The Douglass-Lincoln Debates

Two iconic Americans – and former District residents – celebrated birthdays in the past few days: President Abraham Lincoln on February 12th, and abolitionist Frederick Douglass on February 14th.

Both men played integral roles in bringing about the ending of slavery. And though they often were at odds, they developed a unique friendship toward the end of Civil War, which began 150 years ago in April.

I recently traveled across the Anacostia River to visit Frederick Douglass’s home, Cedar Hill.

Cedar Hill
Frederick Douglass’s home, Cedar Hill, in the Anacostia neighborhood.

It’s in the neighborhood of Old Anacostia, and I’ve been meaning to take a tour of the house for about as long as I’ve lived in the District.

Cedar Hill is in a part of the city that many Washingtonians and most tourists never visit – east of the river.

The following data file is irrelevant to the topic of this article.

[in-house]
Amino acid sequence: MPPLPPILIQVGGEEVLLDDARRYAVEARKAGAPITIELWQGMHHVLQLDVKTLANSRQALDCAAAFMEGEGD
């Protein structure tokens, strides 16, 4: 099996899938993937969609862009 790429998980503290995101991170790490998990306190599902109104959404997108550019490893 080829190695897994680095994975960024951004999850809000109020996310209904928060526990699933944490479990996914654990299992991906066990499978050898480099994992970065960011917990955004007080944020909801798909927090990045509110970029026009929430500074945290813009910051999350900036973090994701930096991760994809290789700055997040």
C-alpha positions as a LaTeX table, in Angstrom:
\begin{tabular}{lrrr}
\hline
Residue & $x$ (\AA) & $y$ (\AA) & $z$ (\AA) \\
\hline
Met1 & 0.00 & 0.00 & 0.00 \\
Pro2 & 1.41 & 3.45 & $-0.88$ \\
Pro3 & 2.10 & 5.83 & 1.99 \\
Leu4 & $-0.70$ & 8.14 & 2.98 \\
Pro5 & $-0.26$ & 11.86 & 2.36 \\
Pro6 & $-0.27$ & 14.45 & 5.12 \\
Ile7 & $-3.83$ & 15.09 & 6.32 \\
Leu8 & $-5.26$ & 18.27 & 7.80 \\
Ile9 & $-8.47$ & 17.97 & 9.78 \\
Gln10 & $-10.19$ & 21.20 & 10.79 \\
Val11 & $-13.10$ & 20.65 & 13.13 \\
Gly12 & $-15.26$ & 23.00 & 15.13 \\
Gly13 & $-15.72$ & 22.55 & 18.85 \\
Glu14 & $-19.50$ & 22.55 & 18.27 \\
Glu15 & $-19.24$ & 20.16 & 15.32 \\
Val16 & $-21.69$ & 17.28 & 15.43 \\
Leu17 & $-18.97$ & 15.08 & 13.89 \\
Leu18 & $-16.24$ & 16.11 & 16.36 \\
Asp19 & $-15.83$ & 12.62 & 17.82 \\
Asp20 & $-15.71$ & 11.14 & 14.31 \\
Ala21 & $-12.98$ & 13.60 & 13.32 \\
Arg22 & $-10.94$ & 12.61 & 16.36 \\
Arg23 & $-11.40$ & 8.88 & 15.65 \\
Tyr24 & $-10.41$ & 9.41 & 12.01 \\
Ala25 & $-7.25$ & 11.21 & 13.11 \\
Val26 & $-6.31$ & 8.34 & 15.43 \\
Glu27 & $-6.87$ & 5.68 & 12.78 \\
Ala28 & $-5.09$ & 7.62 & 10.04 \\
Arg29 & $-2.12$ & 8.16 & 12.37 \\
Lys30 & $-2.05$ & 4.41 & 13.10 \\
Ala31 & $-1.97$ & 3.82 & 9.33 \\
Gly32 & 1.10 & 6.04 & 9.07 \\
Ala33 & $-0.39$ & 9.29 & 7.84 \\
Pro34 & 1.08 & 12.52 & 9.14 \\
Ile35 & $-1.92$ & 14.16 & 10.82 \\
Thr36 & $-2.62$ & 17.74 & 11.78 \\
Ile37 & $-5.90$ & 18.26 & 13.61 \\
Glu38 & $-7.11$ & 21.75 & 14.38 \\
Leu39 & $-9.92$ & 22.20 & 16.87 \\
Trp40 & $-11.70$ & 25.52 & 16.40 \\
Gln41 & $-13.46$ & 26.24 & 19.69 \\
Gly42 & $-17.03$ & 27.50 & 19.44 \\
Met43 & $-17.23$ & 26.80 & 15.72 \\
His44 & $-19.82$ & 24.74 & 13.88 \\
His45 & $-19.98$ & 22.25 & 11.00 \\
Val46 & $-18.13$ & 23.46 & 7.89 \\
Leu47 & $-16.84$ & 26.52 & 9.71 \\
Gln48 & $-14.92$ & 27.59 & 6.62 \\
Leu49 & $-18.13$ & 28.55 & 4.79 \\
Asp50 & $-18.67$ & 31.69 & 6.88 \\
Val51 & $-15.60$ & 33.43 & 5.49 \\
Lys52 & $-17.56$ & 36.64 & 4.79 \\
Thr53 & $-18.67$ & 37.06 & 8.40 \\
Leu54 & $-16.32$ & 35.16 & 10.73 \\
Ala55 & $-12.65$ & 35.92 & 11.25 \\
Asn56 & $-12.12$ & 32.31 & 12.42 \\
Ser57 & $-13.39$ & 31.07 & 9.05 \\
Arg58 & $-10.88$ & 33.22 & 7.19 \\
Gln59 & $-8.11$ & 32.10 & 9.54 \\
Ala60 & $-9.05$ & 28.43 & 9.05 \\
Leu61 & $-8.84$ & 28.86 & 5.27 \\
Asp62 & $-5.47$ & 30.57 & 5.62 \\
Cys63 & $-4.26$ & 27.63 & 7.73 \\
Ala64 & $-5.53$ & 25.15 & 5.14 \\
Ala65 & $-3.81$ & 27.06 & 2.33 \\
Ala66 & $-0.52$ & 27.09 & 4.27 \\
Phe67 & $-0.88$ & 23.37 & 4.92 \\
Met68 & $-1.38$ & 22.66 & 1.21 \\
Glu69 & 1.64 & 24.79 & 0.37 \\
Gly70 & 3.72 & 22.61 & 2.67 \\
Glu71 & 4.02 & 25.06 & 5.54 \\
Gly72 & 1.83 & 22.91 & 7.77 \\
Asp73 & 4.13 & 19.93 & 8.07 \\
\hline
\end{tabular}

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The Inaugural Blog

In Washington, D.C., January 20 is usually reserved for the inauguration of presidents. But since we’re still mid-way through an administration, I decided this would be a fitting date to inaugurate this blog instead.
I’ve lived and worked in the District of Columbia – also known simply as the District by its residents – for the past decade.
Capitol during day
The east front of the Capitol building on Capitol Hill.
While my full-time work has always involved journalism in one fashion or another, I’ve also had a weekend job that amuses my friends and sometimes surprises my colleagues.
Since 2001, I’ve been moonlighting as a Washington tour guide.